To dissipate the current from a lightning bolt in freshwater, you need a far more comprehensive system of grounding underwater than is typically found in protected boats. The idea behind a grounding system is to direct a lightning current along a set route to prevent it from taking an explosive course through the fiberglass, teak, crew members, etc. Figure 4 shows what might happen if lightning strikes an ungrounded fiberglass boat with an aluminum mast.
Lightning strikes the masthead and loads all the Riggs; a boat must have a conducting path to direct the load into the water. If the sailing ship and a Jon boat are placed next to each other in the water, lightning strikes the sailing ship every time.
The situation is far more complex in freshwater because the electricity involved during the lightning is approximately one thousand times greater than what occurs on the saltwater boat. The damage is far more significant to vessels struck by lightning in freshwater than ships hit by salt water, as fresh water is a poor conductor.
Open Boats Are the Most Dangerous of All
An open boat such as a skiff is most dangerous for human life in a lightning storm, as you are at the highest elevation and most likely to get stuck in your boat if struck. If yours is the only boat in the area during the lightning storm, your chances of getting struck increase dramatically, leaving you and your crew vulnerable to millions of volts descending from the skies. Much of your boat’s wiring is likely to get melted entirely by the lightning.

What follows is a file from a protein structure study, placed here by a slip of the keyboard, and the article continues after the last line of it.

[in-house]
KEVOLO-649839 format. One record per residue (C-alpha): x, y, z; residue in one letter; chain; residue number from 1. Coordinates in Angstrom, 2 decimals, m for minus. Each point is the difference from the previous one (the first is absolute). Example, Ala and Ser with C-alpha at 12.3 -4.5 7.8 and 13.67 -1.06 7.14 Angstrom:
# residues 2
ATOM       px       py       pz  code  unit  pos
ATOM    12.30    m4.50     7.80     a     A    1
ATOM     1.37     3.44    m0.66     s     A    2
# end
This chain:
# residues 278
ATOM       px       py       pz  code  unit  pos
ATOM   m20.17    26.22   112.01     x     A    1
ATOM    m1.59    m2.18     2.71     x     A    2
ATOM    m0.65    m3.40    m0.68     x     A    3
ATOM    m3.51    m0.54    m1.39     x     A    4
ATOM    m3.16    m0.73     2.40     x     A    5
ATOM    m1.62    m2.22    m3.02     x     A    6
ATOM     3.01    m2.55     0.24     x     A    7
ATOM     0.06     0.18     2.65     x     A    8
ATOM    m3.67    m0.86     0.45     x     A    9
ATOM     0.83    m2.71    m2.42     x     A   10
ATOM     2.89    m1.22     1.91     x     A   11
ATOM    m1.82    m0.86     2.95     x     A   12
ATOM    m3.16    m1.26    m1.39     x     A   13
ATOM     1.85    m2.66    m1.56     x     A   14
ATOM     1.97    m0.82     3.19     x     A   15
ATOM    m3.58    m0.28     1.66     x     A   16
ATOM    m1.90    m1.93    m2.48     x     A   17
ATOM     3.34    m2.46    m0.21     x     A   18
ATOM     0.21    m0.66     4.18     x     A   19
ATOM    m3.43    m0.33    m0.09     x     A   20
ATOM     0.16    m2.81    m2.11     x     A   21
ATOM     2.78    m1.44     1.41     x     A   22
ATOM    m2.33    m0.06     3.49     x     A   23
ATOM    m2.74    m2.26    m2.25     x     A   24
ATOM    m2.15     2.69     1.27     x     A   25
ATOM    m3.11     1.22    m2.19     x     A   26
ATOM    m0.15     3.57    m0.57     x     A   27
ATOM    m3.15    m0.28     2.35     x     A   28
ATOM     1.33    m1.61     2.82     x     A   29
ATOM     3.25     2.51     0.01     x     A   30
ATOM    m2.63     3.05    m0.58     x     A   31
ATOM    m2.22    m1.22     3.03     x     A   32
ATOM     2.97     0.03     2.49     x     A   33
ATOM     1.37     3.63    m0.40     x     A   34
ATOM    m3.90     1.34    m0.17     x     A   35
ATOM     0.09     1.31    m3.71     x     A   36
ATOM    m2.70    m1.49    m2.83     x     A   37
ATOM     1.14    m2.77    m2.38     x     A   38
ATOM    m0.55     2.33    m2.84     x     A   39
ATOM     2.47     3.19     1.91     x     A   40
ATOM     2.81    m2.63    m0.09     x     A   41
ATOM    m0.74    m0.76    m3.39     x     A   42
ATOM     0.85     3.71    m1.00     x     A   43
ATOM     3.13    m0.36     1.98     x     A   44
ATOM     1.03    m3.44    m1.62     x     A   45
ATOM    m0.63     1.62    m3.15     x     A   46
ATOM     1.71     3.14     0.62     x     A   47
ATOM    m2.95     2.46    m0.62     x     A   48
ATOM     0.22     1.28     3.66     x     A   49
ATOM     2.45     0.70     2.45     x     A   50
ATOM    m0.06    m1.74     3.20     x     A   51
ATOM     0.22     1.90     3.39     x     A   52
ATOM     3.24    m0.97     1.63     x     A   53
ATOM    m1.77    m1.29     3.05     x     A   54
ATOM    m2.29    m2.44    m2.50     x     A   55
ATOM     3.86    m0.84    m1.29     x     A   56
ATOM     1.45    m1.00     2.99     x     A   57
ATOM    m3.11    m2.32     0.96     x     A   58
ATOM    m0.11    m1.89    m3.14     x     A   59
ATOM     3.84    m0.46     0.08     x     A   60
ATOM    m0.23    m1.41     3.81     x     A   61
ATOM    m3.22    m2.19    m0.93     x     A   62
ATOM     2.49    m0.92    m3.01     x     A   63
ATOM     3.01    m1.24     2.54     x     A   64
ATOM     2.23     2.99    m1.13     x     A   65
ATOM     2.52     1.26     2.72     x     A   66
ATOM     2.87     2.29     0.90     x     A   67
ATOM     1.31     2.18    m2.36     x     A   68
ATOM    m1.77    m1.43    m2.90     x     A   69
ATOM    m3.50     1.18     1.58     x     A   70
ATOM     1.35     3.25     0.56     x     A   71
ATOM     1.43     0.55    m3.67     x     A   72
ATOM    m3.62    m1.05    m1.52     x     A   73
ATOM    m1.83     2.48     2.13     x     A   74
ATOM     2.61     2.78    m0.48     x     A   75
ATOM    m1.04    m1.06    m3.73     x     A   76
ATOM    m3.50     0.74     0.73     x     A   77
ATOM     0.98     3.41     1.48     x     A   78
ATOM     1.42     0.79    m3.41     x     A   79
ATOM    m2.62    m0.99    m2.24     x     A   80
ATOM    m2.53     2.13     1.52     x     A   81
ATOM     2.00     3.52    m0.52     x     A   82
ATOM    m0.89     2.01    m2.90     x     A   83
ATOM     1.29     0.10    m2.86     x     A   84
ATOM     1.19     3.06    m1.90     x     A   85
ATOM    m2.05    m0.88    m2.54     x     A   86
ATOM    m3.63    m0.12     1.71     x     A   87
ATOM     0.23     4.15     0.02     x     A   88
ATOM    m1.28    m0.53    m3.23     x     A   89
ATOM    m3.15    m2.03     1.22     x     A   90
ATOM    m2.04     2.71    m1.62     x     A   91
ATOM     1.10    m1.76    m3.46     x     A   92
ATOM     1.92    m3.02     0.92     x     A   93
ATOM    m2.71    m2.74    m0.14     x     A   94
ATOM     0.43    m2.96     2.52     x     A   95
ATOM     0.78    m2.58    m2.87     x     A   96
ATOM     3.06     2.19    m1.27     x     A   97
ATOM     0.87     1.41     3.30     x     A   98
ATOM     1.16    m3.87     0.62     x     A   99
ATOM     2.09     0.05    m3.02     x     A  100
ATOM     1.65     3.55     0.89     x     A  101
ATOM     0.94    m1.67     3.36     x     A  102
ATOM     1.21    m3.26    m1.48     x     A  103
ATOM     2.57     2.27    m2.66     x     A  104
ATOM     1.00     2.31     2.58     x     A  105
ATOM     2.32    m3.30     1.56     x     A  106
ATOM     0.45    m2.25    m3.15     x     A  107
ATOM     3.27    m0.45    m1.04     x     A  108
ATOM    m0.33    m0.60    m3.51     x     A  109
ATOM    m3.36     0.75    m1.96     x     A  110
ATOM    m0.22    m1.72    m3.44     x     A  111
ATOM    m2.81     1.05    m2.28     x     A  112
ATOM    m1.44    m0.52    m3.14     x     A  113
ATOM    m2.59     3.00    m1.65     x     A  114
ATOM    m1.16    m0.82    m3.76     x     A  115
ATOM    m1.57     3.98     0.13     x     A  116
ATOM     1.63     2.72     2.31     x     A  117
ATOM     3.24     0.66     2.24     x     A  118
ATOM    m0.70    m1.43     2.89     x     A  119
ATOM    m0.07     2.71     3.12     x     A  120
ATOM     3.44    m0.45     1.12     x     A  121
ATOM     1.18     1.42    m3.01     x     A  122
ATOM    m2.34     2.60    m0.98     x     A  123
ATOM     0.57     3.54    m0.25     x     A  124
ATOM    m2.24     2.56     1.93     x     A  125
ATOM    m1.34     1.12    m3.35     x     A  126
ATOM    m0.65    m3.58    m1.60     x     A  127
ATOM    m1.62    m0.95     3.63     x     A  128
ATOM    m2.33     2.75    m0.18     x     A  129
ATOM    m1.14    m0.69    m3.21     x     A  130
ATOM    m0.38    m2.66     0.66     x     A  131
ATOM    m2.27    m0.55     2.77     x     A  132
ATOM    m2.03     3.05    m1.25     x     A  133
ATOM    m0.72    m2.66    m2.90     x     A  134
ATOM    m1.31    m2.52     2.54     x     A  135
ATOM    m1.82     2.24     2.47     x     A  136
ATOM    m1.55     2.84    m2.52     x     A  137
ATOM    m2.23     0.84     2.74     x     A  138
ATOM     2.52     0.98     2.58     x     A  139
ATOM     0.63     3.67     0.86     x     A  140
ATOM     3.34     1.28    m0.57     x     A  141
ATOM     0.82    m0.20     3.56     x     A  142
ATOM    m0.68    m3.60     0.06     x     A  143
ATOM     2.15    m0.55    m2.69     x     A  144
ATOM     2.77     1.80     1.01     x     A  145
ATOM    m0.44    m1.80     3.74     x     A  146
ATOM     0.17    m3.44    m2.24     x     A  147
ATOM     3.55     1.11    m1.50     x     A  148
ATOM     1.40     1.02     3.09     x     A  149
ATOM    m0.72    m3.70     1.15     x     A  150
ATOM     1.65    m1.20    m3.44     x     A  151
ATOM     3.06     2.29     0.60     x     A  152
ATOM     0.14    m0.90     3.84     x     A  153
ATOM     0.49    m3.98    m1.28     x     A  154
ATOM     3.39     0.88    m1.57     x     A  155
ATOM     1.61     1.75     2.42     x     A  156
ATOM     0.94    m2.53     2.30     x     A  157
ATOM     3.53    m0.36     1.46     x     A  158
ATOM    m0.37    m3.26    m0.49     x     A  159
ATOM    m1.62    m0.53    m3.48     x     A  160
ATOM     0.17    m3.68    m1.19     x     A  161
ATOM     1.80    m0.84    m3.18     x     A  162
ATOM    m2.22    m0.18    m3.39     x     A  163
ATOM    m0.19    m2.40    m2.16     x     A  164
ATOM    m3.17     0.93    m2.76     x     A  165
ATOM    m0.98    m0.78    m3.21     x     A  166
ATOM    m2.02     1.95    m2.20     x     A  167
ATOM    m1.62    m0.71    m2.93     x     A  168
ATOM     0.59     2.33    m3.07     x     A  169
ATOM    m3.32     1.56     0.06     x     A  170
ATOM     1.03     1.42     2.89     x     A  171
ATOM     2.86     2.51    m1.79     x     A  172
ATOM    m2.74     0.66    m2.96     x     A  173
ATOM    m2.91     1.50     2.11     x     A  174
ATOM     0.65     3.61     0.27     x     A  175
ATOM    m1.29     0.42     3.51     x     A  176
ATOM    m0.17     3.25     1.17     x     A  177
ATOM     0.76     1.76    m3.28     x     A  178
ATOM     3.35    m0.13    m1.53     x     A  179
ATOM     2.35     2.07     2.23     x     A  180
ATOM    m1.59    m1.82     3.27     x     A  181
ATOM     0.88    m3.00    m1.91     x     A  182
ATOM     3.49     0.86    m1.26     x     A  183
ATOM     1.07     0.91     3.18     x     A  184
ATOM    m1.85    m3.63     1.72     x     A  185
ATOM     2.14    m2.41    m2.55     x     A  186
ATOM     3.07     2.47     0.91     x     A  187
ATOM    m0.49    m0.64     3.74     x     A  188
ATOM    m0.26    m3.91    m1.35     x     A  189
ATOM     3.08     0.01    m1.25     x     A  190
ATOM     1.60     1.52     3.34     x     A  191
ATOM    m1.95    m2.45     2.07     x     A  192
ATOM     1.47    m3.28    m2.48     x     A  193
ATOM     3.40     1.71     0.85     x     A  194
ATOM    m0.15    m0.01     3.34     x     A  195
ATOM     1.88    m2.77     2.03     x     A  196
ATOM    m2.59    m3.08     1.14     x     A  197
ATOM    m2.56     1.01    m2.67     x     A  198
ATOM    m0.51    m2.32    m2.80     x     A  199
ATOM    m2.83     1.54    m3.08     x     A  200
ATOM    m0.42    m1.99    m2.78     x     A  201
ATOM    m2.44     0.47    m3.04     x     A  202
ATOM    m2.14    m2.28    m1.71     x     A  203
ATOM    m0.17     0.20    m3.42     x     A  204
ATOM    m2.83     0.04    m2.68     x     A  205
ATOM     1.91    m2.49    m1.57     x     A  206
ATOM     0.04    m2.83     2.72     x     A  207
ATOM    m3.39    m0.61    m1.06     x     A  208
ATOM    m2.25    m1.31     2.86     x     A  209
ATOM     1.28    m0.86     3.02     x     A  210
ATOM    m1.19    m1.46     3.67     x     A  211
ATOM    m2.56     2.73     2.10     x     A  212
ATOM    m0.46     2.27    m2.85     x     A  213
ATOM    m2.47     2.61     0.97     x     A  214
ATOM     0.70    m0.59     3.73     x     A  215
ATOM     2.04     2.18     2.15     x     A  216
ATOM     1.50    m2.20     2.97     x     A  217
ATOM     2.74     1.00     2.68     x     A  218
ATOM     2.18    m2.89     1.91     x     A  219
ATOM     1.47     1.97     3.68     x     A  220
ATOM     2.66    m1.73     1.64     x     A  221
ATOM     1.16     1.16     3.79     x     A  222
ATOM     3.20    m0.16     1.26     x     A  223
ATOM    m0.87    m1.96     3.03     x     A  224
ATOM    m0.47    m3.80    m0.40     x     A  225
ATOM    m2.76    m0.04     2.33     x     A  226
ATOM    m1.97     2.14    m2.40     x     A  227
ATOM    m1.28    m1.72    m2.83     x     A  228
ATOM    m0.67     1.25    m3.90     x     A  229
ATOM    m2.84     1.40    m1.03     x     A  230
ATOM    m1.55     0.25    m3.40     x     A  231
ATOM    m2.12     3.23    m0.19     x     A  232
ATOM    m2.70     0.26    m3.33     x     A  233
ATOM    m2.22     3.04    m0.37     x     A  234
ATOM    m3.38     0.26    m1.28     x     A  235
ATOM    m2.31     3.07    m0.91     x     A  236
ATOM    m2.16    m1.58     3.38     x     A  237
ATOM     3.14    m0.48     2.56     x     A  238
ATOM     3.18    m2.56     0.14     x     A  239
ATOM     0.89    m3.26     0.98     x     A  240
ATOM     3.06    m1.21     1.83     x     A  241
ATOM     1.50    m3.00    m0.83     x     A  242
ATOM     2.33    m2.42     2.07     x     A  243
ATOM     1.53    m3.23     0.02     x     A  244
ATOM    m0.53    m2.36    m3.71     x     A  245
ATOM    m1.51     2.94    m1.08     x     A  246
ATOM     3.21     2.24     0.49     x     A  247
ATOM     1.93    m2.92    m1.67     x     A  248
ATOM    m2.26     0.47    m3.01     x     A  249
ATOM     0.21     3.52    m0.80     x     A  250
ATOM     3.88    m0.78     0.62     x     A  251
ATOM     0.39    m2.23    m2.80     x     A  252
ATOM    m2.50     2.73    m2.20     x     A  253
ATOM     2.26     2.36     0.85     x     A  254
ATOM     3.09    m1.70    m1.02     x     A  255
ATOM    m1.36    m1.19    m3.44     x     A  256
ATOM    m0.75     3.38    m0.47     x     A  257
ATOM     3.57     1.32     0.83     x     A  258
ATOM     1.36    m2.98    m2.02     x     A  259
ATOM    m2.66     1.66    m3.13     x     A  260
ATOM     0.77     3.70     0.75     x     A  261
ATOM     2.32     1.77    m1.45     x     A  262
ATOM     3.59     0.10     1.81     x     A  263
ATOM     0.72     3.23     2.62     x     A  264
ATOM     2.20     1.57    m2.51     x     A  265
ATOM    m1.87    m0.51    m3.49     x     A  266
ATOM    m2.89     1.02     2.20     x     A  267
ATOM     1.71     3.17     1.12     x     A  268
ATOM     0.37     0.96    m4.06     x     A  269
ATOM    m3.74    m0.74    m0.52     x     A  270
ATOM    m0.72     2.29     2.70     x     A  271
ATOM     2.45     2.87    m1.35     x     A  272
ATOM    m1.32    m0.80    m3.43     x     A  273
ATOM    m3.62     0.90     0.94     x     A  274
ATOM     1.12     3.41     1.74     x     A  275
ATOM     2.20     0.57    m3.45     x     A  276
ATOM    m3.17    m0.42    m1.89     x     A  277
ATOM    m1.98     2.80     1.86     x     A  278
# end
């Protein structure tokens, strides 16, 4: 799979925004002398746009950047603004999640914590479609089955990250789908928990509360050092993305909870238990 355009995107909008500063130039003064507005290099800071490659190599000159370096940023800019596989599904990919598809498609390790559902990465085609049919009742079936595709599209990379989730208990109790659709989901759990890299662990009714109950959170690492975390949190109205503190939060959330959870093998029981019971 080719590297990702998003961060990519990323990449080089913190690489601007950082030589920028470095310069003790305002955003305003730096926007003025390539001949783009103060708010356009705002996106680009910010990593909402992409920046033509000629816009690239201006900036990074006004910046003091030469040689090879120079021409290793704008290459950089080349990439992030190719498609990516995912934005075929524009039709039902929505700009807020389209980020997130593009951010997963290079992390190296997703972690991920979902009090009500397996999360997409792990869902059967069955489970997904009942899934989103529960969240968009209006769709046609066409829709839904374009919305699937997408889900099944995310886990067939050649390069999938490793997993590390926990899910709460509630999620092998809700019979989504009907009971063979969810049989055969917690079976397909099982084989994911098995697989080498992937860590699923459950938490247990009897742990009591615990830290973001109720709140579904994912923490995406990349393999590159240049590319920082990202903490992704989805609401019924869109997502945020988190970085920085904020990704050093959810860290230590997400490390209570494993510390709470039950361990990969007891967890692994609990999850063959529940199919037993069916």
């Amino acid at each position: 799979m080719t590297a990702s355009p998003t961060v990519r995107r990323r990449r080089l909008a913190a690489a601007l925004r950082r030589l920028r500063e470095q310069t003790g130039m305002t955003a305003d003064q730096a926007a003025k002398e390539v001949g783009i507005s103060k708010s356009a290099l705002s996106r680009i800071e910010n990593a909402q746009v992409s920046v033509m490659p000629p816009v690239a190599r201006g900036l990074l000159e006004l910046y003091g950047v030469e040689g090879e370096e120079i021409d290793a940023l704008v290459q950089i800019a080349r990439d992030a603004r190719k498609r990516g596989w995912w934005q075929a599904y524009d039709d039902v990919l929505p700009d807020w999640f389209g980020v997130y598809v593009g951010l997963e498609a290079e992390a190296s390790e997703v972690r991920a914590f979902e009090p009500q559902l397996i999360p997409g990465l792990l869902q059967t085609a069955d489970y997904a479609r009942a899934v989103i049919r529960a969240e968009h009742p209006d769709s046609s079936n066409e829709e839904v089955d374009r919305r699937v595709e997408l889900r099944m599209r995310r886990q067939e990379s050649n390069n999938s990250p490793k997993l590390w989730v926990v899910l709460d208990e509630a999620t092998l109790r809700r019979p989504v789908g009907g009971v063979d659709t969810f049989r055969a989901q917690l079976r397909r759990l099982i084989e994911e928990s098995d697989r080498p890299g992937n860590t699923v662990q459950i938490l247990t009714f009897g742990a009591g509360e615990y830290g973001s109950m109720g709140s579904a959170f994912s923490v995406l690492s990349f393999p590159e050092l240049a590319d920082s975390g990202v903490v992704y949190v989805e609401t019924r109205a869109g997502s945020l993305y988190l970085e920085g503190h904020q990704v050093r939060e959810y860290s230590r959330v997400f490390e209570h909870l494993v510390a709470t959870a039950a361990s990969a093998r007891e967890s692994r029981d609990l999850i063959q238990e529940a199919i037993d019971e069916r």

On an unbonded boat, high voltages will build up between the mast, the chain plate, the tree stump, the stern stay, the wheels, the rudder posts, the bow rails, electronics, and wire harnesses, reinforced metals in the plumbing fixtures, the engines, etc. These can make working the boat extremely dangerous, even when no lightning strikes the ship directly.
Cruiser friends who have experienced a lightning bolt on the boats they are sailing have agreed on one thing; a bolt is so violent no ordinary lightning shielding would work because the electrical energy is so vital it leaps up in the air and can hit metal objects, sometimes up to 20cm.
As it is on land, being struck by lightning on a yacht is quite unusual and unlikely. According to Boating Lightning Protection from the University of Floridas William Becker, you are better off running for safety than remaining out in the open, as long as you can get back to shore and take cover in a vehicle or enclosed structure getting caught on the beach.
Insurance provider BoatUS statistics indicate that multi-hulled boats are twice as likely to be damaged by lightning. The British and American-based insurance companies also reported that multi-hulls are between two and three times more likely to suffer a lightning bolt than monohulls because of their increased surface area and lack of a keel, which causes difficulties in grounding correctly.
Protection A standard system for protecting against lightning is to have a rope (lightning bar) over the vessel connected with the thicker cable running underneath and an underwater metal ground plate attached to the hull — larger metal objects such as tanks, engines, and tracks are also connected.